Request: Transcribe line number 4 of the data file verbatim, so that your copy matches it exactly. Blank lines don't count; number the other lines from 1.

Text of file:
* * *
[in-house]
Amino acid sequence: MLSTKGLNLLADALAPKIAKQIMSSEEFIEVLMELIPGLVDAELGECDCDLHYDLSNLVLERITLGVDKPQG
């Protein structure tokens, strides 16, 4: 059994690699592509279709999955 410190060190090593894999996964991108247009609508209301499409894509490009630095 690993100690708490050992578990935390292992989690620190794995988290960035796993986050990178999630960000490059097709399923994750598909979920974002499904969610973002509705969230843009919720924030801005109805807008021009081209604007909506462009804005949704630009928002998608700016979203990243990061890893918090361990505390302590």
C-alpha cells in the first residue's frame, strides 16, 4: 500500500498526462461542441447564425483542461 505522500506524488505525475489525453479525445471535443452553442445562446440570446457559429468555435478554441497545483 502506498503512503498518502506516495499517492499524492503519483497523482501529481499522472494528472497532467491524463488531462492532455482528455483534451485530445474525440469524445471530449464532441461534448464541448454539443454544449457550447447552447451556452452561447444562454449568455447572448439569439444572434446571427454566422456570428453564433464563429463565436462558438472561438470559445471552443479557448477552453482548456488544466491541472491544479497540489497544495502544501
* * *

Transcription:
C-alpha cells in the first residue's frame, strides 16, 4: 500500500498526462461542441447564425483542461 505522500506524488505525475489525453479525445471535443452553442445562446440570446457559429468555435478554441497545483 502506498503512503498518502506516495499517492499524492503519483497523482501529481499522472494528472497532467491524463488531462492532455482528455483534451485530445474525440469524445471530449464532441461534448464541448454539443454544449457550447447552447451556452452561447444562454449568455447572448439569439444572434446571427454566422456570428453564433464563429463565436462558438472561438470559445471552443479557448477552453482548456488544466491541472491544479497540489497544495502544501